Eat & Run by Scott Jurek// After reading Born to Run by Christopher McDougall, I've been on the lookout for more inspirational running reads. Scott Jurek makes a lot of appearances in Born to Run and sounds downright godlike, so I've been really wanting to read his book. I'm also interested in reading about how he's an ultrarunning vegan.
The Beauty Myth by Naomi Wolf// This summer is the summer of feminist reading (if you haven't noticed by my list...) I recently checked out The Beauty Myth from the library because I feel like it's one of those books that every feminist has to read. Looking forward to some new arguments and information about society's weird beauty ideals!
Feminism is for Everybody by bell hooks// A lot of 'top feminist reads' lists online listed this as an essential book for feminist reading. I've actually read a little bit of it so far and love the simple and effective writing style. She manages to concisely explain pretty complex arguments-- I'm taking notes on the wording for the next time I get into a debate about feminism with someone!
Nine Parts of Desire by Geraldine Brooks// Another feminist read! I've been wanting to read more about women in the Muslim world because I'm sick of struggling to explain myself when I confront Islamophobes and/or feminists who think that freeing women from the veil is any type of a solution. This book seeks to really analyze the women behind the veil and dismantle some really big stereotypes about women within Muslim culture. I've read a couple chapters and am really enjoying it so far-- as someone who comes from a Muslim background and lived in a Muslim country, her writing is really quite accurate (and interesting!)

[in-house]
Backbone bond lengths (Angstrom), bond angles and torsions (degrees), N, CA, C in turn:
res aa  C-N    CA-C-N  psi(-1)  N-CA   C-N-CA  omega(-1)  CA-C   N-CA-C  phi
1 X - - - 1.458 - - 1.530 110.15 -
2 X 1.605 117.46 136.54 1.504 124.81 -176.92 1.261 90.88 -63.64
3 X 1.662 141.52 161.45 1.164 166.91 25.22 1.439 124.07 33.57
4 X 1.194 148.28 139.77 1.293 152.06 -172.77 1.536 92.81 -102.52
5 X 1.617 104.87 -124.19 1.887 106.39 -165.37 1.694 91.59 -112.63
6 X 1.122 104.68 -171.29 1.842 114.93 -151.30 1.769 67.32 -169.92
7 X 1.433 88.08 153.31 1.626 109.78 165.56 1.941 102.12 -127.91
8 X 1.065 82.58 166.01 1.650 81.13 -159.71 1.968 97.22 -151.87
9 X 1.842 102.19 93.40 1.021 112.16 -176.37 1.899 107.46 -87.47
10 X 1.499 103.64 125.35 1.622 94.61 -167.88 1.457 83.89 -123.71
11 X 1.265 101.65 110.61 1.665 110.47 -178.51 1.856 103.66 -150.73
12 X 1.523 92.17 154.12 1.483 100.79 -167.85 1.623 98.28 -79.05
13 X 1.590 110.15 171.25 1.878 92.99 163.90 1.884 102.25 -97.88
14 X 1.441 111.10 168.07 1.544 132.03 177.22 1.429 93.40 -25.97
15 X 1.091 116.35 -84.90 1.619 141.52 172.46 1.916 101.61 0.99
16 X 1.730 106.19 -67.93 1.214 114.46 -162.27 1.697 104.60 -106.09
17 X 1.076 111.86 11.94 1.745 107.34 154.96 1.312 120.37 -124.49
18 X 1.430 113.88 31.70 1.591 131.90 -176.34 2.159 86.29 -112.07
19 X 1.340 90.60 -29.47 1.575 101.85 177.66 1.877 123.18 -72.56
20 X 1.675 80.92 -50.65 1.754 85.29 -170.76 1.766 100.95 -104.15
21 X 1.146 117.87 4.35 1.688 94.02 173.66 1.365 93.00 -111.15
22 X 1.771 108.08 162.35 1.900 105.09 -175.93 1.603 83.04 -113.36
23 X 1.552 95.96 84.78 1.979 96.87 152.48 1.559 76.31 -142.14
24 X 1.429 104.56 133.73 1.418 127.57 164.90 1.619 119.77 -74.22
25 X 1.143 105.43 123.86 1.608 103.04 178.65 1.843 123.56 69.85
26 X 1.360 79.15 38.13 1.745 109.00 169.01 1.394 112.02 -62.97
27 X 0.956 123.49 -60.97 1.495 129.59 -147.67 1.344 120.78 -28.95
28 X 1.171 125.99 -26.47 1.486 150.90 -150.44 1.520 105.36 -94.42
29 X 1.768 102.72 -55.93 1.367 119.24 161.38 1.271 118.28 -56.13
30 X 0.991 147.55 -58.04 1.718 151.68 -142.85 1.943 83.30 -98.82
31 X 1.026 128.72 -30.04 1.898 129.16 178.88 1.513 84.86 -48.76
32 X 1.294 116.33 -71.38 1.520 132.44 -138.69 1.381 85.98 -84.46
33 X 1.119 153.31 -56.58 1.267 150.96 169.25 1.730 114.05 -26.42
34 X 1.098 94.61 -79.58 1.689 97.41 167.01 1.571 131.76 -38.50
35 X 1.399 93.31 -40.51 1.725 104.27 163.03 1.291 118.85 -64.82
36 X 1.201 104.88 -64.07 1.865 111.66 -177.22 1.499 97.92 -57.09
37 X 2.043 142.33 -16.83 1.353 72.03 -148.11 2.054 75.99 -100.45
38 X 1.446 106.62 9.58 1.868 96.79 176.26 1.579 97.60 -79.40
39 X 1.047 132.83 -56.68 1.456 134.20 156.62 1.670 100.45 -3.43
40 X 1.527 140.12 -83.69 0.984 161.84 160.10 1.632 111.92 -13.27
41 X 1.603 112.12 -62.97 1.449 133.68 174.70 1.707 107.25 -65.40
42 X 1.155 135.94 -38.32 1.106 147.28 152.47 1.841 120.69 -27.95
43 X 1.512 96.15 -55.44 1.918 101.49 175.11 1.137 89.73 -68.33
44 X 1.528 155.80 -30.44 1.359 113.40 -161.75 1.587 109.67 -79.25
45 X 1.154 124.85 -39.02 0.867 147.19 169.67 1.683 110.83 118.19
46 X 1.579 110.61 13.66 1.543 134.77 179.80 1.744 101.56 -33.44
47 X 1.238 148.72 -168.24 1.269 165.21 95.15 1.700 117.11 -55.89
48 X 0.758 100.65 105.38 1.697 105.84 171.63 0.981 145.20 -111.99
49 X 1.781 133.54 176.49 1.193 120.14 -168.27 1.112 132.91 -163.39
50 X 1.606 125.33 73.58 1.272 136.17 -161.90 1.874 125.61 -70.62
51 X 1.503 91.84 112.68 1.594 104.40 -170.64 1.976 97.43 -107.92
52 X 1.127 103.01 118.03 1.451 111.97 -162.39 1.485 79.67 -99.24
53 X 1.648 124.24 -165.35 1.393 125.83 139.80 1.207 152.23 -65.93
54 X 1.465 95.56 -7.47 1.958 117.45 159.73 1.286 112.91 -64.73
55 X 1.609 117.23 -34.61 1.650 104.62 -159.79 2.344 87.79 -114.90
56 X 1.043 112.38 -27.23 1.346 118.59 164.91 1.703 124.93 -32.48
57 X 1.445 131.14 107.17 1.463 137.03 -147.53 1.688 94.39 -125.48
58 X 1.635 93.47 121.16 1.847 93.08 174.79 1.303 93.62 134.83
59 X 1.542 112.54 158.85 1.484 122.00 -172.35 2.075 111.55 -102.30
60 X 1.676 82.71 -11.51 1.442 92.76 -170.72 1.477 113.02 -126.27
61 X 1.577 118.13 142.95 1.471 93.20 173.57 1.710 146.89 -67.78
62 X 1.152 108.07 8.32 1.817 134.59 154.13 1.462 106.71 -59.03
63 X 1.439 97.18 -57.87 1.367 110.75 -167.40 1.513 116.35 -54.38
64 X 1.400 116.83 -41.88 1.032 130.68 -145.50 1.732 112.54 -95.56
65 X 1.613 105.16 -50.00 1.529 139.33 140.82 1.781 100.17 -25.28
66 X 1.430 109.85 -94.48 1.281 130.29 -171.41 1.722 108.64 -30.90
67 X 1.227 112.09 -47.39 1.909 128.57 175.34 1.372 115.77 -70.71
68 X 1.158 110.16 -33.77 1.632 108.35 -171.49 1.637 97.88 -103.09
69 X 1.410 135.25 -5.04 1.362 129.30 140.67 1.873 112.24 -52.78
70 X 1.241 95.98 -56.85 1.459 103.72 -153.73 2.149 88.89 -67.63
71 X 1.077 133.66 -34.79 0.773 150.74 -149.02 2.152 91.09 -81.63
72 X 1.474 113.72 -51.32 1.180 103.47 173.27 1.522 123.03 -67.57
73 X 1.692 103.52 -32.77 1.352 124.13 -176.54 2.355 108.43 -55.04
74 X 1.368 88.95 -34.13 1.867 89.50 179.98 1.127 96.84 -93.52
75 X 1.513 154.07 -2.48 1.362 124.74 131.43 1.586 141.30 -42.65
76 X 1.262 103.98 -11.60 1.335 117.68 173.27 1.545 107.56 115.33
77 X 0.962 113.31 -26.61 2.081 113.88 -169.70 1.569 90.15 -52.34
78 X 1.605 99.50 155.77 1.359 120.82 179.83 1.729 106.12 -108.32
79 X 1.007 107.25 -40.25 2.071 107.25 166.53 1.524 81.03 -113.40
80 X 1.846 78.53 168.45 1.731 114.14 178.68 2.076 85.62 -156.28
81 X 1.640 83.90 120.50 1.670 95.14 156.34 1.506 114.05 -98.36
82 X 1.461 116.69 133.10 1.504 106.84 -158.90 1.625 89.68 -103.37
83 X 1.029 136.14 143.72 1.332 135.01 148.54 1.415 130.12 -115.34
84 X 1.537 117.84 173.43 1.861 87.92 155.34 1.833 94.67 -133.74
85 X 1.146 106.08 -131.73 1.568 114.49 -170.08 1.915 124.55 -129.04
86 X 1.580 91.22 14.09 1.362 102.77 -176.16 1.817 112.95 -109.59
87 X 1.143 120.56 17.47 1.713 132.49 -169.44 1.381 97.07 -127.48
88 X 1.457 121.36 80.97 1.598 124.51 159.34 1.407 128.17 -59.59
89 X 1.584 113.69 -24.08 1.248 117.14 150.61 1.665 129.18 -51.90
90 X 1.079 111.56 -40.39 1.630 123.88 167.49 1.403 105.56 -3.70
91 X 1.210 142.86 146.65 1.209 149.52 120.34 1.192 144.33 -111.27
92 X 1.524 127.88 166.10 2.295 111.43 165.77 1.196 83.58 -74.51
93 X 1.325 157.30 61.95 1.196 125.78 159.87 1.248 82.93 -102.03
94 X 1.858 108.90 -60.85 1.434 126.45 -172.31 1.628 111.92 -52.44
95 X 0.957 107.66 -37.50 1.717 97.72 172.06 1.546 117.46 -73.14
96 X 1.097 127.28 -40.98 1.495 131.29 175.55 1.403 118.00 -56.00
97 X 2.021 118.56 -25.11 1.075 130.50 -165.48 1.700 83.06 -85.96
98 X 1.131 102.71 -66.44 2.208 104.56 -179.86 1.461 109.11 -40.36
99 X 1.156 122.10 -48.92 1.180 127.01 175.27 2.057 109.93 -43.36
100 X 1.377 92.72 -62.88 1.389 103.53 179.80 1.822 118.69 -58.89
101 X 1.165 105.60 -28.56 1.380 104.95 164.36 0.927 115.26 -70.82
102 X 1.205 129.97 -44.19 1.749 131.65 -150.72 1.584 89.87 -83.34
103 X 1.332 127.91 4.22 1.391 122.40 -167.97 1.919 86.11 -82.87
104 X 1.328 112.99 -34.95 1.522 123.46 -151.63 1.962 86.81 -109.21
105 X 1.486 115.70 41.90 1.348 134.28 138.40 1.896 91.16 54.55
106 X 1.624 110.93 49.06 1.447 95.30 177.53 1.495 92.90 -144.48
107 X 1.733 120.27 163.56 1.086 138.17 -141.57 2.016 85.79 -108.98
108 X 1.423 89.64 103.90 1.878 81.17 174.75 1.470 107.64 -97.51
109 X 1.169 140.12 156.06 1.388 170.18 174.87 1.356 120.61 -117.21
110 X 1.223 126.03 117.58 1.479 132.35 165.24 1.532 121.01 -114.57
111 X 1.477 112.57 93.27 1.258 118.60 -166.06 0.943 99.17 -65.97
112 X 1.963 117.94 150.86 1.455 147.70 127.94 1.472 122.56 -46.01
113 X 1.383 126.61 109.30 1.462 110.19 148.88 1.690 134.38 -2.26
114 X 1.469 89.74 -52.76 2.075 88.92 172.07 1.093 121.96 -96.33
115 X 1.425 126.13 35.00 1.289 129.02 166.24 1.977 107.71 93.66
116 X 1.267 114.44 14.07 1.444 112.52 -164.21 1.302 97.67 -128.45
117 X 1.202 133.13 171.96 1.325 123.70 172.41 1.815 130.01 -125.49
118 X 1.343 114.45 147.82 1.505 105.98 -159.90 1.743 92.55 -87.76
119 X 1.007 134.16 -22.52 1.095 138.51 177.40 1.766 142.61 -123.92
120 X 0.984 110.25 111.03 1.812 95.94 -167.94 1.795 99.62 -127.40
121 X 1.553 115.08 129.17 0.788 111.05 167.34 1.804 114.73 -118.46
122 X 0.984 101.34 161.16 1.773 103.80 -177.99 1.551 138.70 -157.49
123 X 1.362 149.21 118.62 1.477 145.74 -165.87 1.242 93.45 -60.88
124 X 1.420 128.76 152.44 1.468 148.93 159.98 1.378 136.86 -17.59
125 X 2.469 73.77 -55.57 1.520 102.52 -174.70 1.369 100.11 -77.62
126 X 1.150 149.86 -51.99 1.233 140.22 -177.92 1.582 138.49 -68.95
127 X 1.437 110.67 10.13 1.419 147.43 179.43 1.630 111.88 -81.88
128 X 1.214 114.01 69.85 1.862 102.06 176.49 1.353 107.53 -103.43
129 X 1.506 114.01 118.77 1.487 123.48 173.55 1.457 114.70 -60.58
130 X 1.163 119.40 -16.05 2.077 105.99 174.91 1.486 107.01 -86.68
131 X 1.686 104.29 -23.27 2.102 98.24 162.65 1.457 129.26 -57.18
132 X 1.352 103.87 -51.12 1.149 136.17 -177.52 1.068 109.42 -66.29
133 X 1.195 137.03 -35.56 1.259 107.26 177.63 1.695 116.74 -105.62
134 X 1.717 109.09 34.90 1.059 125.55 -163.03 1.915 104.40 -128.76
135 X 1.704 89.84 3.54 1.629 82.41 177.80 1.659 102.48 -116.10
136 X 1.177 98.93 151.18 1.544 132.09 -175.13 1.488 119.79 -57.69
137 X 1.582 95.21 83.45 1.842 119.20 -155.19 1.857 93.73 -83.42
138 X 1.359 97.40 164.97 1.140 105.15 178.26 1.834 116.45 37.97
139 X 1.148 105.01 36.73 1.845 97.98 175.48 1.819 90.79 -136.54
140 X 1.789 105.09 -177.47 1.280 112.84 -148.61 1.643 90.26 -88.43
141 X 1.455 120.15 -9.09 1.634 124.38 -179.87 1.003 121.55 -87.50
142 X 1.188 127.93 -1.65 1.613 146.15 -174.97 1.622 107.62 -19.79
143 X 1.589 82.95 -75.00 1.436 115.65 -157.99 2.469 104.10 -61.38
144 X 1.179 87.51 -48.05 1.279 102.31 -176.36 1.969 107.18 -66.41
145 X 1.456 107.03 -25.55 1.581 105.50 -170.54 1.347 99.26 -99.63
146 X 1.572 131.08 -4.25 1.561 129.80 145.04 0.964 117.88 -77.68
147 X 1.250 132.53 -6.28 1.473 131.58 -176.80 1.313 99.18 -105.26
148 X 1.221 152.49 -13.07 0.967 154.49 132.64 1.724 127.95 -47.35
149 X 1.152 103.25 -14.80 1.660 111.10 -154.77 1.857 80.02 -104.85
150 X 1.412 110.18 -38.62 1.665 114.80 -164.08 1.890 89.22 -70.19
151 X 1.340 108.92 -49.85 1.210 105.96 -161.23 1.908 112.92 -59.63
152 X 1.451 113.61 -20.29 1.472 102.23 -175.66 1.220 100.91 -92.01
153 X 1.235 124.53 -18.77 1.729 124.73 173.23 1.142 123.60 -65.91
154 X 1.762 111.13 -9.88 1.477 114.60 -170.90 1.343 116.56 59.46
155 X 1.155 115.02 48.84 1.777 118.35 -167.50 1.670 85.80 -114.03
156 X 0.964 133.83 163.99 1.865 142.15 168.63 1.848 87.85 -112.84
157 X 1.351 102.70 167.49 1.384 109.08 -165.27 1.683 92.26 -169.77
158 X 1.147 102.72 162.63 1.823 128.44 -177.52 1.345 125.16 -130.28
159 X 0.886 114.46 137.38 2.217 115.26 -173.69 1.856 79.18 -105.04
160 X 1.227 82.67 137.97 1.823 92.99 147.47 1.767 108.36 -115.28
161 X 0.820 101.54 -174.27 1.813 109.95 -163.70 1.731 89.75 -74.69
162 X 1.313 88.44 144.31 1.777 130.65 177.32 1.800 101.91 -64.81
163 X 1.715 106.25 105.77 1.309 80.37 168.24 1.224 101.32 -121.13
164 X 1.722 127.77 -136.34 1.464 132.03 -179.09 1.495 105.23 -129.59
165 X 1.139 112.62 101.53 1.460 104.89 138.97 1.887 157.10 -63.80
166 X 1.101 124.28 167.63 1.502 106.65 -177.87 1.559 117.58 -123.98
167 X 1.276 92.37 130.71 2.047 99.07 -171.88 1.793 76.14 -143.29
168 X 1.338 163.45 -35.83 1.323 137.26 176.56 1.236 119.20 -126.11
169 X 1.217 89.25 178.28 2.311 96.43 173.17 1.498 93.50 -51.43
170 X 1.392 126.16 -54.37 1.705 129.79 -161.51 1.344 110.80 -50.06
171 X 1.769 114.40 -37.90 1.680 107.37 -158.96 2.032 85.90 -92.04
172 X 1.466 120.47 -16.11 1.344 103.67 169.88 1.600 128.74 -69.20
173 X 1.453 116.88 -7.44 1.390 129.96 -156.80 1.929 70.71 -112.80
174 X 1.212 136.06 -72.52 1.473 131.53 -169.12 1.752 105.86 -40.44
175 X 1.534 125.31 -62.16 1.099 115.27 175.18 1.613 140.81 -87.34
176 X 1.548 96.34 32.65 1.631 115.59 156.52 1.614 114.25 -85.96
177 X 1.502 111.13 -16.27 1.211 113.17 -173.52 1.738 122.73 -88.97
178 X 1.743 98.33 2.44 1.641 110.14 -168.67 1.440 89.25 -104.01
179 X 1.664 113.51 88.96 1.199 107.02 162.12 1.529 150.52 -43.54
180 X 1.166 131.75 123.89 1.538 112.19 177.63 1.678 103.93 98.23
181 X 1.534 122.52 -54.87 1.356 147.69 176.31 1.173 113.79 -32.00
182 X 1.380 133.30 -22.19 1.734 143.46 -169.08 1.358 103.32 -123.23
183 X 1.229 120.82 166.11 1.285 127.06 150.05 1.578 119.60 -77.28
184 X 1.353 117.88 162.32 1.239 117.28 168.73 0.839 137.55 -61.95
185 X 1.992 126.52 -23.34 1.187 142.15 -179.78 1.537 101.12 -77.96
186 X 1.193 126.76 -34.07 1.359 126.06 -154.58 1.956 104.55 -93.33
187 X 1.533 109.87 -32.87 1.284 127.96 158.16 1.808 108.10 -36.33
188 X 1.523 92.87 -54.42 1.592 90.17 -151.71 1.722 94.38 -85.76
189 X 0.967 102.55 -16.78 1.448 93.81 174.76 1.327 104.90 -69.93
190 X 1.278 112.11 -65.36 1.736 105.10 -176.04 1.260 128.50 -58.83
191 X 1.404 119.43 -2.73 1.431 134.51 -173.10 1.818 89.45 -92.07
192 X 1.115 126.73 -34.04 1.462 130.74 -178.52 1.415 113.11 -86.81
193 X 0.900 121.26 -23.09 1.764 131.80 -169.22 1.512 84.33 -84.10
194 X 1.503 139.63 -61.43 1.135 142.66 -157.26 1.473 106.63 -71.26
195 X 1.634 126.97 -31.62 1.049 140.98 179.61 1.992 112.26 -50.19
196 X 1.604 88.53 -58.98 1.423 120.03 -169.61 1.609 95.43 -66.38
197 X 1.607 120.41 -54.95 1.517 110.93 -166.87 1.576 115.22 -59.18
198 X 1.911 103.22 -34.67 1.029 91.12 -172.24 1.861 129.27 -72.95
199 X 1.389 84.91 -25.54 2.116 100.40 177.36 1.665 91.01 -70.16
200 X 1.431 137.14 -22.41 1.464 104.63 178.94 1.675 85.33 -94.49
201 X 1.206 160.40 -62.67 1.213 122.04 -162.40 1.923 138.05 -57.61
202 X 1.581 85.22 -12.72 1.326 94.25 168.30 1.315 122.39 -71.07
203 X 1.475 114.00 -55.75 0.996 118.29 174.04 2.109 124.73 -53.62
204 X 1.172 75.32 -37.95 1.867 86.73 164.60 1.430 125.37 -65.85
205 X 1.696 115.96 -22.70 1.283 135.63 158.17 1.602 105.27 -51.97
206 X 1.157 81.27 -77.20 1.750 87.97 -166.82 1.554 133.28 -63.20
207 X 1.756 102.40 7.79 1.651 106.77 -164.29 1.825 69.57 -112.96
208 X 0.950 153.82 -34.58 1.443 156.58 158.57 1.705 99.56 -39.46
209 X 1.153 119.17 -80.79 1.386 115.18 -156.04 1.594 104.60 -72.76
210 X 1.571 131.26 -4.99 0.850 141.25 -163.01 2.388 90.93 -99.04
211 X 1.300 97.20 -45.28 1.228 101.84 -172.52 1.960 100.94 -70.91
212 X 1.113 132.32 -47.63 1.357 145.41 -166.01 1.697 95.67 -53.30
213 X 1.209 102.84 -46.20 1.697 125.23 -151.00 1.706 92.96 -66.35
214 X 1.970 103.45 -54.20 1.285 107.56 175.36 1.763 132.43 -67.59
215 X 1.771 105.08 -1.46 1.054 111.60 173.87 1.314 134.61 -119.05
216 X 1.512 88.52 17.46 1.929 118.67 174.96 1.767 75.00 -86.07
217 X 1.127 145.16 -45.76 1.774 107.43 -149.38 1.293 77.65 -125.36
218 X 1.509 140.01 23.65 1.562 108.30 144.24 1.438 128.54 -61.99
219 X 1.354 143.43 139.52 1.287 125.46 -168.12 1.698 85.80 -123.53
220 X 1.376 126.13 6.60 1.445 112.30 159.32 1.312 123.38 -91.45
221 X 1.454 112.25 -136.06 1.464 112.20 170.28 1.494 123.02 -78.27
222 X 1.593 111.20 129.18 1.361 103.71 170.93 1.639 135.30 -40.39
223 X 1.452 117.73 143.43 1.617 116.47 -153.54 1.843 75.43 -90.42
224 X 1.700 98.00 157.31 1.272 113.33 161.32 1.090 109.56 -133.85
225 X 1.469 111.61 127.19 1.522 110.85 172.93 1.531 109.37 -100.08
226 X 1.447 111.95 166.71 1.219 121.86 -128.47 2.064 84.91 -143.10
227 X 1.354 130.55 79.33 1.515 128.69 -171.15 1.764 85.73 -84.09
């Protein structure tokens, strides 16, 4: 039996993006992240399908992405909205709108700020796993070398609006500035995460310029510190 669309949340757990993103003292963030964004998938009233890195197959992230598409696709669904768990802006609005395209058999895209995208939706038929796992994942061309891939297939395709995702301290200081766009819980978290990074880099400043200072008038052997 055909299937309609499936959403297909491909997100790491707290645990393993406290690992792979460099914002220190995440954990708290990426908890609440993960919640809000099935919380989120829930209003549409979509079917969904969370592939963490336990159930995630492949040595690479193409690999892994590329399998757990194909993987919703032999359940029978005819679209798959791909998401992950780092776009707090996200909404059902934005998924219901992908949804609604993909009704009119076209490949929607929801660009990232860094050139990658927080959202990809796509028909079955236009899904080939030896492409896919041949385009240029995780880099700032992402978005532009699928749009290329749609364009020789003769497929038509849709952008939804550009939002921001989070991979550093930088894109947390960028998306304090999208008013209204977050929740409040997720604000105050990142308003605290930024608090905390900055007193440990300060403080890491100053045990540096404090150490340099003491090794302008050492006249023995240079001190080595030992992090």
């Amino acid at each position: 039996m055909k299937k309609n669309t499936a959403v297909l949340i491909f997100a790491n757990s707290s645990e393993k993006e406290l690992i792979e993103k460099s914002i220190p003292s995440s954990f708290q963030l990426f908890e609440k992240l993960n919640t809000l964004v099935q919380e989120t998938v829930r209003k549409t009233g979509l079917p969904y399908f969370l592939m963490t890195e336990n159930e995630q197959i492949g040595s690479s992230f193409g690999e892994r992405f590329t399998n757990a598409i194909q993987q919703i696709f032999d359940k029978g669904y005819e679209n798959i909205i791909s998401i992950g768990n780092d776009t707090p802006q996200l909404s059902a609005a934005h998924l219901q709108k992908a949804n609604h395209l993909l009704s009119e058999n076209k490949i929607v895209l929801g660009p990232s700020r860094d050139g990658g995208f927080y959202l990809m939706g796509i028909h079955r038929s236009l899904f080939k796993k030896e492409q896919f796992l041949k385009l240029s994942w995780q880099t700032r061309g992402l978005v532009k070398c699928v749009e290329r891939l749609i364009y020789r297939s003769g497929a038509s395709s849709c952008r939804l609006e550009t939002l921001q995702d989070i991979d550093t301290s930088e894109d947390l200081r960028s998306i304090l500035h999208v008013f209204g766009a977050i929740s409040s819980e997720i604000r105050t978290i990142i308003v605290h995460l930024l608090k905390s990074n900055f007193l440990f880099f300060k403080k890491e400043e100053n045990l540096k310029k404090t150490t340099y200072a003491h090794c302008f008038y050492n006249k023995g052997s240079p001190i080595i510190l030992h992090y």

Eating Animals by Jonathan Safran Foer// And of course I need to have some book related to food and farming, because that's my new thing or something. I've already gone a little overboard with the farm memoir genre, so I thought this would be a good read to offset that. I'm always trying to learn more about where my food comes from and I've heard a lot of good things about this book.
Why yes, I am on a huge non-fiction kick. Lately I've been really motivated to 'strengthen my argument' and learn more about certain topics. Whenever I read about topics such as feminism or food security I always think of it as researching for a debate. One of my professors always used to tell us that she was trying to educate us for a fancy cocktail party-- where lots of well-informed and educated people would be present. She wanted us to be able to defend our arguments and be well-rounded in our opinions and ideas of certain topics, which I always thought was interesting way to think of your knowledge/education. On the flip-side I also like to prepare myself for people who are uneducated/illiterate/completely unaware of certain topics so I can be a good source of information on a specific subject. Does anyone else do this?